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To reign in childhood obesity, the UK is banning chocolate at the checkout aisle, as well as prohibiting the sale of energy drinks. Should we do the same here?
If there’s one thing that links the adult versions of us with our obsolete juvenile versions, it’s the impulse purchasing of the confectionery at the checkout. They’re cheap, and they represent a perfect antidote to all the healthy options in your trolley that you’re going to attempt to exercise.
No harm, no foul right? You’ll eat in the car. You’ve earned some needless angst. Well, no. Over in the UK, they even have an alarmist term for those trays that tempt you off the path of virtue.
They’re also endeavouring to shut them down, but not for our benefit, rather the children of today. This is but one measure of the UK attempting to rectify their burgeoning childhood obesity problem, which currently has one in five fitting the definition.
Beginning in 2020, they will also block television programs from airing ads for foods high in sugar and salt before 9 in the evening. Added to the is a ban “buy one, get one free”, and it will also ban celebrities and cartoon characters from appearing in junk food advertisements.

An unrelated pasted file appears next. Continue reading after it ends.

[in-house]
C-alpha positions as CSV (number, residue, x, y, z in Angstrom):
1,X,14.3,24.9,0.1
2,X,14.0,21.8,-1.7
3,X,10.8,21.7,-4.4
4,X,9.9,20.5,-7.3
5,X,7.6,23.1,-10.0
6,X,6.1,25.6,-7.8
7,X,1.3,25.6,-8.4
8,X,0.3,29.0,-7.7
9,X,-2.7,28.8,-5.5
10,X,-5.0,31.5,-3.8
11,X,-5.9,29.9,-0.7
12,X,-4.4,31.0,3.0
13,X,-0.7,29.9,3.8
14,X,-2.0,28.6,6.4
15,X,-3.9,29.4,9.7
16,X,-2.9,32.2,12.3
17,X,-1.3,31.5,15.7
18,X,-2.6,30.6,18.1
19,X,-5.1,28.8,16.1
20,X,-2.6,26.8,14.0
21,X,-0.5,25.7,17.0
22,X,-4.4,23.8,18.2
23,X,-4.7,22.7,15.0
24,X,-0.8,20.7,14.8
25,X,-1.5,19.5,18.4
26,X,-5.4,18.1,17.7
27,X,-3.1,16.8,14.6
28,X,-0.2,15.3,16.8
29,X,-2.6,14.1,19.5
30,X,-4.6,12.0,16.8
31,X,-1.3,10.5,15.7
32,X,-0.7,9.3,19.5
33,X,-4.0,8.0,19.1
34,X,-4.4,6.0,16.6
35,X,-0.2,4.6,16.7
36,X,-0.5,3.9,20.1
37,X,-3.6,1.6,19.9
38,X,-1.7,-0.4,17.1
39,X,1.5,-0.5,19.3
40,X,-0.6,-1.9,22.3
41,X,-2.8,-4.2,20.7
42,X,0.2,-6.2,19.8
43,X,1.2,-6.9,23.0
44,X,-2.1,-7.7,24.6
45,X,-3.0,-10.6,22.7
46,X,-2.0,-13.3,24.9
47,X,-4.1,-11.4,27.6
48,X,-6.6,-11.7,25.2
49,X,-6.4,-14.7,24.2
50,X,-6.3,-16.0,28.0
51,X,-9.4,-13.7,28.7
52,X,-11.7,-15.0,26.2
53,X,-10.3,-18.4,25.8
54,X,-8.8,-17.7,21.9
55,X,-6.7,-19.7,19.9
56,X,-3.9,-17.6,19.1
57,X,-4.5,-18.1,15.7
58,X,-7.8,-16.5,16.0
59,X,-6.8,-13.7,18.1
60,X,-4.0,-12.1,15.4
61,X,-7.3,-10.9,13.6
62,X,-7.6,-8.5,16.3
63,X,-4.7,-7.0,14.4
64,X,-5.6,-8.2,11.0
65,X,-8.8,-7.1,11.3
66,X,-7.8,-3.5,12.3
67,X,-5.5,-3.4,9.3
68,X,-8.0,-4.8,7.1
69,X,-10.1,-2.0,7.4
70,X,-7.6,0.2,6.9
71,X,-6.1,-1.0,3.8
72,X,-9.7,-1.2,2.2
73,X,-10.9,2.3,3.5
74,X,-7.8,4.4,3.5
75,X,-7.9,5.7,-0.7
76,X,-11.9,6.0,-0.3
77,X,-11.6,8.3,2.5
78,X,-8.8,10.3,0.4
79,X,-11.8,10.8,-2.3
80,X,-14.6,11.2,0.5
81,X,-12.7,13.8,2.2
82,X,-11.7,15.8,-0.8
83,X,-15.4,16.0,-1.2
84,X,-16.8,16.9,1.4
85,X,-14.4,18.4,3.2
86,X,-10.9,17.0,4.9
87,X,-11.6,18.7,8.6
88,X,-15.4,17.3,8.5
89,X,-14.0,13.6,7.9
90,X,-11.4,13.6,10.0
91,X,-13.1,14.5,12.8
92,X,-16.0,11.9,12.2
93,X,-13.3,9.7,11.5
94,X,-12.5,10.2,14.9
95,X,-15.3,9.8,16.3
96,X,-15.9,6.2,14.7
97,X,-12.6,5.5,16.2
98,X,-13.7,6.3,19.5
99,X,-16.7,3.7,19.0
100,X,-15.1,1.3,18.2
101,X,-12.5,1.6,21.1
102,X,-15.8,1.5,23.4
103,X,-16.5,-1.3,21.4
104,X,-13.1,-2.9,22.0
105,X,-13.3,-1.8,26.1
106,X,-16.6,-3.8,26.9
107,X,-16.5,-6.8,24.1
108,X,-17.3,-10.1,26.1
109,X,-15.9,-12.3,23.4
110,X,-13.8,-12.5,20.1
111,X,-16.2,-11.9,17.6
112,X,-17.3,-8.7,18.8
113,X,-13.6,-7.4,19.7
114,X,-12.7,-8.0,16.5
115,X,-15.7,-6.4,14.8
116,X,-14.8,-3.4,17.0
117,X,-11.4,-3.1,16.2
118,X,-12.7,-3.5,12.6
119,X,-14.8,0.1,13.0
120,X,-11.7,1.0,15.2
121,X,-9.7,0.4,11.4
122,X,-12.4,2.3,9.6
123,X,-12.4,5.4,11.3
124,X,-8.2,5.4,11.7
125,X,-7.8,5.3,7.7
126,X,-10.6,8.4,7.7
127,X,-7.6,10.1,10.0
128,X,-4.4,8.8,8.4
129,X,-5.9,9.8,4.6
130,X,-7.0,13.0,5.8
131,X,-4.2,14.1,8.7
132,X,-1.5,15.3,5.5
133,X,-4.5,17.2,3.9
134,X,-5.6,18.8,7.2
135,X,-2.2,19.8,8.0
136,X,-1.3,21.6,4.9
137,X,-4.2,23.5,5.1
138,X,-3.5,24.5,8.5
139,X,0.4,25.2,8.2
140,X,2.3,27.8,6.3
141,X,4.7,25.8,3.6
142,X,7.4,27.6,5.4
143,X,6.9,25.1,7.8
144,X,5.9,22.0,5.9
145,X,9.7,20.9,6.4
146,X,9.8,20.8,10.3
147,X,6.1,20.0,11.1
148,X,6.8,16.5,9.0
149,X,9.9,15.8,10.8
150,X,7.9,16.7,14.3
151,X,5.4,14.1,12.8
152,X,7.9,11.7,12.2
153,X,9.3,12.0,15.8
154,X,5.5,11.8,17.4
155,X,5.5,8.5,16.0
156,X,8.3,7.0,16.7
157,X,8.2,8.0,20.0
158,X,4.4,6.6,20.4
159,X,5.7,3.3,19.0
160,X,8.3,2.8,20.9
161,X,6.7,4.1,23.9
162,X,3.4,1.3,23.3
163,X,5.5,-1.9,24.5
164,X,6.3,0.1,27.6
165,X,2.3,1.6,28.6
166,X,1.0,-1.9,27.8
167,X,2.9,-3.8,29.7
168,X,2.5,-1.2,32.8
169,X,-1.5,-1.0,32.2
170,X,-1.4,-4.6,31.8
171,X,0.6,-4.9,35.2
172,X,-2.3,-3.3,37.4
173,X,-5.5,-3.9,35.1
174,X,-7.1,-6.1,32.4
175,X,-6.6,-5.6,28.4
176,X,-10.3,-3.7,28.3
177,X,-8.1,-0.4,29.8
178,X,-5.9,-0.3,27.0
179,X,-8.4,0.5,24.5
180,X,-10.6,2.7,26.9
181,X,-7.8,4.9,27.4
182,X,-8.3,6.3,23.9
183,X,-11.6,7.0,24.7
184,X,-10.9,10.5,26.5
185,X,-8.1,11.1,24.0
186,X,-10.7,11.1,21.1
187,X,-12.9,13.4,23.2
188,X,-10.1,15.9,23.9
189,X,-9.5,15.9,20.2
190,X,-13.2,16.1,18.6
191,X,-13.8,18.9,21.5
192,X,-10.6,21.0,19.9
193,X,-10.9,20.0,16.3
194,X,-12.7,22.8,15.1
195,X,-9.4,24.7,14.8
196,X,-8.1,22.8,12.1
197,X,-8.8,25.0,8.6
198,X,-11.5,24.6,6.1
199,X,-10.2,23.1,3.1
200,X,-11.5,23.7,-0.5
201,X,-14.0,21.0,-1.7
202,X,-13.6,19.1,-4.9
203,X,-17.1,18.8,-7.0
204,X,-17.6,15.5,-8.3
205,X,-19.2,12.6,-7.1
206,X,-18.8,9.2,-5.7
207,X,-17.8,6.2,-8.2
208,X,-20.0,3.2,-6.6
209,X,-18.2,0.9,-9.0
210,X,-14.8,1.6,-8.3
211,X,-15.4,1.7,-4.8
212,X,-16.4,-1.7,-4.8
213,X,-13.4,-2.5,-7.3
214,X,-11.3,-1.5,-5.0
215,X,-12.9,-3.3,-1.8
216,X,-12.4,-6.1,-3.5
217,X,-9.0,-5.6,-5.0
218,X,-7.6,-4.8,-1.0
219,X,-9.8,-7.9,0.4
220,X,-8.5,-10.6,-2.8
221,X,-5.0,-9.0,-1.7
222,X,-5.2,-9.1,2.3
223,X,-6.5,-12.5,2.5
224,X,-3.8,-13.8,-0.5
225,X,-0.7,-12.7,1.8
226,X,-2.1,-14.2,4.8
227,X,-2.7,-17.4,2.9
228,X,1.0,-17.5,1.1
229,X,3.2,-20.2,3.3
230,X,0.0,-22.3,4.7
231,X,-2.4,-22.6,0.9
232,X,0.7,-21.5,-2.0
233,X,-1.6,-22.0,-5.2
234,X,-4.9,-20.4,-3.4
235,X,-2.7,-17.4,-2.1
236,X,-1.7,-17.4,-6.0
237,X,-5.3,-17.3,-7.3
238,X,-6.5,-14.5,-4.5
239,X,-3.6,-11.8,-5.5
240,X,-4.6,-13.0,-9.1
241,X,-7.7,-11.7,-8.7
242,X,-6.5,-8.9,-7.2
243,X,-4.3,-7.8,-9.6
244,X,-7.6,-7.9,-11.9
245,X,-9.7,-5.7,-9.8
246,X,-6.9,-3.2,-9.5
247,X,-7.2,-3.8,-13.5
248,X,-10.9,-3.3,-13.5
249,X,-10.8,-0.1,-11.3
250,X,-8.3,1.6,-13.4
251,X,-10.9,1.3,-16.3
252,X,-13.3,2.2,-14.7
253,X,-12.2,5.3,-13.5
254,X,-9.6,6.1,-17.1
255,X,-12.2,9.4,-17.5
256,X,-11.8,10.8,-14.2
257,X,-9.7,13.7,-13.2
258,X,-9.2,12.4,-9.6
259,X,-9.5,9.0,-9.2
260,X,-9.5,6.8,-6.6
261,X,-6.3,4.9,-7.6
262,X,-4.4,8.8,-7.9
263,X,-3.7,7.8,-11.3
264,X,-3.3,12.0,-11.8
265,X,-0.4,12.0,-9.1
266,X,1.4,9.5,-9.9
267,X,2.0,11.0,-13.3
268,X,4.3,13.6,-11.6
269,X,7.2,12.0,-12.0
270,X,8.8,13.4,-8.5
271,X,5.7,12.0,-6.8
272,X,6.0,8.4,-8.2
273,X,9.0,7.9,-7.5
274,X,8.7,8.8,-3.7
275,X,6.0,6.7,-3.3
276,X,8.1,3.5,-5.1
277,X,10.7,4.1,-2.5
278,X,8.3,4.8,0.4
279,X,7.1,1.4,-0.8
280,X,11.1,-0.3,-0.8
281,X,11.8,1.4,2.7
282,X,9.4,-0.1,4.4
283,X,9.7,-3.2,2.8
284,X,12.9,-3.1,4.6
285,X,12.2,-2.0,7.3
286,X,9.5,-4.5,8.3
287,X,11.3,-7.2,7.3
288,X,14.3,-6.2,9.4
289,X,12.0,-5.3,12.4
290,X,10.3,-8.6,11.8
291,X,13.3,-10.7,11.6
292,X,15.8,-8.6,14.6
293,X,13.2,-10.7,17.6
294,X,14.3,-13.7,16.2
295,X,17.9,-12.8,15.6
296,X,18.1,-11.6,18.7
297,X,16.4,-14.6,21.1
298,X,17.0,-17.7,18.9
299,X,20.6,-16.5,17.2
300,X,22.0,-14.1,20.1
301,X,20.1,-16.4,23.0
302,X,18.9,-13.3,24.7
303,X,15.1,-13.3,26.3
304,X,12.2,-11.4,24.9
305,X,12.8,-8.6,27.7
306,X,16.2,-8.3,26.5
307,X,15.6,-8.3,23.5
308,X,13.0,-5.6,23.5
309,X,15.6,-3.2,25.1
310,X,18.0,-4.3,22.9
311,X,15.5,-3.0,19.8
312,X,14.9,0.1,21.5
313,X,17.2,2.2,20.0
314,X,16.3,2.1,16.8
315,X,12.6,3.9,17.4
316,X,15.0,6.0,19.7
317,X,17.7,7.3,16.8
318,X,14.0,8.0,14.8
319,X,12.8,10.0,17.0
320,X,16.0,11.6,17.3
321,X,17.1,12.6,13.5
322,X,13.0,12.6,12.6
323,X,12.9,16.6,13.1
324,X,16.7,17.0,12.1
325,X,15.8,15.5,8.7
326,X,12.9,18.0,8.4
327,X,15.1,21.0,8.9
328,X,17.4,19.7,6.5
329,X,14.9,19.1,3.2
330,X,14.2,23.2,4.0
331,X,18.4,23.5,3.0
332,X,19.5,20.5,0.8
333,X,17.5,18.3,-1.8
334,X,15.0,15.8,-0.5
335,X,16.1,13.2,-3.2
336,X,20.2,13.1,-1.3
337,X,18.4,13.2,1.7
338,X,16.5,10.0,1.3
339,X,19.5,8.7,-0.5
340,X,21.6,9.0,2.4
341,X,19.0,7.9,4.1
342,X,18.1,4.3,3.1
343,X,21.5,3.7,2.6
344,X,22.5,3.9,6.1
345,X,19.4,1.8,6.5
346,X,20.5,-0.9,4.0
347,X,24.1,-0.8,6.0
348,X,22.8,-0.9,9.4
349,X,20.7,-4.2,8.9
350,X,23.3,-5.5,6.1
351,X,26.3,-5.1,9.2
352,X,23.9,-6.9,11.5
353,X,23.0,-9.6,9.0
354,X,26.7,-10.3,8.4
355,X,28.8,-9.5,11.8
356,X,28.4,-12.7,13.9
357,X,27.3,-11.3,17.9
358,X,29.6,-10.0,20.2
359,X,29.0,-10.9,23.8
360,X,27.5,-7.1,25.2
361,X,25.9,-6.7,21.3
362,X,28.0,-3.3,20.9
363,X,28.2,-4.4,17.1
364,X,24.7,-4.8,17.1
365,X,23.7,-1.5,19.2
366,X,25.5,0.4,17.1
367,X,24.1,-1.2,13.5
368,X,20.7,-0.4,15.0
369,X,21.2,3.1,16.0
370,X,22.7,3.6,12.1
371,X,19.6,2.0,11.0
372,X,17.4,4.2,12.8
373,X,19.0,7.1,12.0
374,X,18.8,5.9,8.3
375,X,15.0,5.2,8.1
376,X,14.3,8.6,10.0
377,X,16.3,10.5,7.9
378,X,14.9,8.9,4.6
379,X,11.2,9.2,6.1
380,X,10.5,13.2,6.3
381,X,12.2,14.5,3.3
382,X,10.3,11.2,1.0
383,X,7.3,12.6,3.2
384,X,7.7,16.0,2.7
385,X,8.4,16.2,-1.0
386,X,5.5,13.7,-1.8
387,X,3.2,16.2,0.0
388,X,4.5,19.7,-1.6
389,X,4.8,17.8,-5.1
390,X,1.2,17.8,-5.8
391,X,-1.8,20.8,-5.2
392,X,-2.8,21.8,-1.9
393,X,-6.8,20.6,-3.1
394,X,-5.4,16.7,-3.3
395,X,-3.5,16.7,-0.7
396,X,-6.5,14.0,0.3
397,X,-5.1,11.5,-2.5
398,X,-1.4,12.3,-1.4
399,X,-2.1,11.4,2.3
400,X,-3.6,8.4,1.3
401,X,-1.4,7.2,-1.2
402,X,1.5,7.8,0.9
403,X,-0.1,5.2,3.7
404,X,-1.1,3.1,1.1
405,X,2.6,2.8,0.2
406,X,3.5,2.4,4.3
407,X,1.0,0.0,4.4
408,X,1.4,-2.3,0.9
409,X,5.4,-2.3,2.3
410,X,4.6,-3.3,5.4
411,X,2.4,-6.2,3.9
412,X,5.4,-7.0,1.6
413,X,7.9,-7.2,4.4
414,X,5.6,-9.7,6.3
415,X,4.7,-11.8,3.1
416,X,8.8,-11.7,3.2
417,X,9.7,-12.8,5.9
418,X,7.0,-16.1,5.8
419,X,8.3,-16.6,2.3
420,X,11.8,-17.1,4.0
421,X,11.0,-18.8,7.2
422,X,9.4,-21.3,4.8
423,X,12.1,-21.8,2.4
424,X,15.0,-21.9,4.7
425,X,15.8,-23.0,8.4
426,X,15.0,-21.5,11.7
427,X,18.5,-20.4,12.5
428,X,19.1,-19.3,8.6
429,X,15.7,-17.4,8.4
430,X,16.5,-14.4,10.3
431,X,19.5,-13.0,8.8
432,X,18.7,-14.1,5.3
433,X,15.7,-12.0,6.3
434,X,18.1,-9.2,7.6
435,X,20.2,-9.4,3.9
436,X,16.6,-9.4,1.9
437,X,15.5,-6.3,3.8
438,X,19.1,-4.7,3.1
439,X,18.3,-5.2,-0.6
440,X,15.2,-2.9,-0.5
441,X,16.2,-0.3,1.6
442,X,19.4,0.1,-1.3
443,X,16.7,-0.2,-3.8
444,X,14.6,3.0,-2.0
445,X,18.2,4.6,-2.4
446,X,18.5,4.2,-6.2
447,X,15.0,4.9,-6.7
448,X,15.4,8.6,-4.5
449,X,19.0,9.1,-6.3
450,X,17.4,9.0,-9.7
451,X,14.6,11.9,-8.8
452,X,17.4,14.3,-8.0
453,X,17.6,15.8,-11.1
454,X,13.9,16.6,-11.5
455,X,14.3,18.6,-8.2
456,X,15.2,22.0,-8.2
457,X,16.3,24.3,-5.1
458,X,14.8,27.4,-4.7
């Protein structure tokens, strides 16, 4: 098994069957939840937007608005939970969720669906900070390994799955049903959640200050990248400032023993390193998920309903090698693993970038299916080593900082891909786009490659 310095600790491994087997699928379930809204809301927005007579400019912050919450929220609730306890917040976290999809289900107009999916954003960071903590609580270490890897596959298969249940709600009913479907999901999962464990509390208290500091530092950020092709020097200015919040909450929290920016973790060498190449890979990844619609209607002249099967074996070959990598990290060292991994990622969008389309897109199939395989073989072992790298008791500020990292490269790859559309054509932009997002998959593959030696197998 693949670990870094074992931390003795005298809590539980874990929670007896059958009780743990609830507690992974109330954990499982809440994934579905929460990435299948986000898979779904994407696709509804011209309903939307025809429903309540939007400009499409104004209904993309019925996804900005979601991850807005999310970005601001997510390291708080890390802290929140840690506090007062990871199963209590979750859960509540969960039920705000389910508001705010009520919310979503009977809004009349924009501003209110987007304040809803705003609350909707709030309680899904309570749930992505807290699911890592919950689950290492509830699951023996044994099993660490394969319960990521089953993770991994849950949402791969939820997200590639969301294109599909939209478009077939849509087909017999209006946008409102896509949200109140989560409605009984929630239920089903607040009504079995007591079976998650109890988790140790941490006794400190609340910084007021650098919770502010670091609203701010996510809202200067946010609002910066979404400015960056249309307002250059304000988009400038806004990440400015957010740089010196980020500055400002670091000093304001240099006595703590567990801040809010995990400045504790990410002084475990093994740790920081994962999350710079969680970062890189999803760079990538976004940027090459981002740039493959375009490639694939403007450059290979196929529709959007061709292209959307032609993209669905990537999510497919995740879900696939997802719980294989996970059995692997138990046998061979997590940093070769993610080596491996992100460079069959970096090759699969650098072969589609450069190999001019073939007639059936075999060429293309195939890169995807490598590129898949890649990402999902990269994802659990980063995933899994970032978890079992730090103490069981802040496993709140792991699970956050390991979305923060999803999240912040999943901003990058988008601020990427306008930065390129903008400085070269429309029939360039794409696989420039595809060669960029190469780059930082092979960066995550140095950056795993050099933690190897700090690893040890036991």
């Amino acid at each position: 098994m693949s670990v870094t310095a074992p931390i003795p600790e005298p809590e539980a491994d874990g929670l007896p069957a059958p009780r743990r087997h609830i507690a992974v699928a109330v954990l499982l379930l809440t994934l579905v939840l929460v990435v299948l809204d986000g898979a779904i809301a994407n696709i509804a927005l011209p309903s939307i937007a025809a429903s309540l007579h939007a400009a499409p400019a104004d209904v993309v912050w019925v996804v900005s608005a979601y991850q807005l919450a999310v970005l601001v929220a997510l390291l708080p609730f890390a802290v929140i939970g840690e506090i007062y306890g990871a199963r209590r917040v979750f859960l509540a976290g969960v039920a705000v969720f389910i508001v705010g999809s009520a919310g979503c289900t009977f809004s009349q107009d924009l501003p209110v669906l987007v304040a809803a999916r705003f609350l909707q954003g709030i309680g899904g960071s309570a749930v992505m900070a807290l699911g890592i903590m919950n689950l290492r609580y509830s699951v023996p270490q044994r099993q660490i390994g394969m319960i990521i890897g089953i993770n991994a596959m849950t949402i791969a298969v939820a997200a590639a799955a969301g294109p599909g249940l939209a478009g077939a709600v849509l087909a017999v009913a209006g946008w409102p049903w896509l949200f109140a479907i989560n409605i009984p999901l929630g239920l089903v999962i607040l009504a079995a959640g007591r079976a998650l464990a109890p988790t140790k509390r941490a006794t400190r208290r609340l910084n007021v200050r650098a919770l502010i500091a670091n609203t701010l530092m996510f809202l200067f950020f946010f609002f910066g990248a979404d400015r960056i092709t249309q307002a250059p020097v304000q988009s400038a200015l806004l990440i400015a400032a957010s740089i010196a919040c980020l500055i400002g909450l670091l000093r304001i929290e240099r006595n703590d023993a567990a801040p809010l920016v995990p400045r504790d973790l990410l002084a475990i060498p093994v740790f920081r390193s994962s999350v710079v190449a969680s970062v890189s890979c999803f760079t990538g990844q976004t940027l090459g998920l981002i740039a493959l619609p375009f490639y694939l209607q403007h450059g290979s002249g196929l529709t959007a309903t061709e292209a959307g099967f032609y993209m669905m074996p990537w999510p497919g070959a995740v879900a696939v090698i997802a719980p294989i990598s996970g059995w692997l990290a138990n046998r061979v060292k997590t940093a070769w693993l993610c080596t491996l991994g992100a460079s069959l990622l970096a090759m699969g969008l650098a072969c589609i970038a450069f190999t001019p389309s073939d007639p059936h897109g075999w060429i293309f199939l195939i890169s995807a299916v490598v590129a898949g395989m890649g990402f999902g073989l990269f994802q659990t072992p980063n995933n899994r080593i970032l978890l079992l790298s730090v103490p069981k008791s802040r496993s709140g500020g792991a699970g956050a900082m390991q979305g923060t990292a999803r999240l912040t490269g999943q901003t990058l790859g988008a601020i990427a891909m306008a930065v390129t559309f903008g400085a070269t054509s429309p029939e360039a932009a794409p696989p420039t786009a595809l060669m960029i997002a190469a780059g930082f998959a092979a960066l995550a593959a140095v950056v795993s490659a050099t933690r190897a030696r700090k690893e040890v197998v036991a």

Elsewhere in the UK, several major supermarkets announced that they would stop selling energy drinks to children under age 16. The Telegraph reports that the government may also opt to make that ban industry-wide. The English of the report stated: “here are large numbers of retailers who have not imposed such a restriction…it is important for us to create a level playing field for businesses so that retailers that take action on this issue are not disadvantaged, and to stop children from simply switching from one retail outlet to another to buy energy drinks.”
To be fair, it’s a fairly sound plot, and considering our childhood obesity problem is much larger than theirs, perhaps this should represent the first steps to change on more familiar shores.